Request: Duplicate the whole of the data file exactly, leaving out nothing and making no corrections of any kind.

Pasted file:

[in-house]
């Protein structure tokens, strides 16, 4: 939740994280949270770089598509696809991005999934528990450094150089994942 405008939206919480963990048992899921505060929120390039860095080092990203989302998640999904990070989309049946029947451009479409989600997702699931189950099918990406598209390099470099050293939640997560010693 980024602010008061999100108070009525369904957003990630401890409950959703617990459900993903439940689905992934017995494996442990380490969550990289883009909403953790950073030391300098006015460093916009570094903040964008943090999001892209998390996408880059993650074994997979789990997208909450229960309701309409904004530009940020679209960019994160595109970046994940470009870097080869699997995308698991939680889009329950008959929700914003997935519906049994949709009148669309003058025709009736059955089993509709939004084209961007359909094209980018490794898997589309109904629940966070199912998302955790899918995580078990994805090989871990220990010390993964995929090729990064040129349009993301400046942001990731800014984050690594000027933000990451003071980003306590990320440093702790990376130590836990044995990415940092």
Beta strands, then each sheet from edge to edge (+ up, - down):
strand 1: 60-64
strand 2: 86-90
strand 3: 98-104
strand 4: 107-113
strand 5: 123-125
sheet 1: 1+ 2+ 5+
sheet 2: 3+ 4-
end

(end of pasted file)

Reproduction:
[in-house]
């Protein structure tokens, strides 16, 4: 939740994280949270770089598509696809991005999934528990450094150089994942 405008939206919480963990048992899921505060929120390039860095080092990203989302998640999904990070989309049946029947451009479409989600997702699931189950099918990406598209390099470099050293939640997560010693 980024602010008061999100108070009525369904957003990630401890409950959703617990459900993903439940689905992934017995494996442990380490969550990289883009909403953790950073030391300098006015460093916009570094903040964008943090999001892209998390996408880059993650074994997979789990997208909450229960309701309409904004530009940020679209960019994160595109970046994940470009870097080869699997995308698991939680889009329950008959929700914003997935519906049994949709009148669309003058025709009736059955089993509709939004084209961007359909094209980018490794898997589309109904629940966070199912998302955790899918995580078990994805090989871990220990010390993964995929090729990064040129349009993301400046942001990731800014984050690594000027933000990451003071980003306590990320440093702790990376130590836990044995990415940092």
Beta strands, then each sheet from edge to edge (+ up, - down):
strand 1: 60-64
strand 2: 86-90
strand 3: 98-104
strand 4: 107-113
strand 5: 123-125
sheet 1: 1+ 2+ 5+
sheet 2: 3+ 4-
end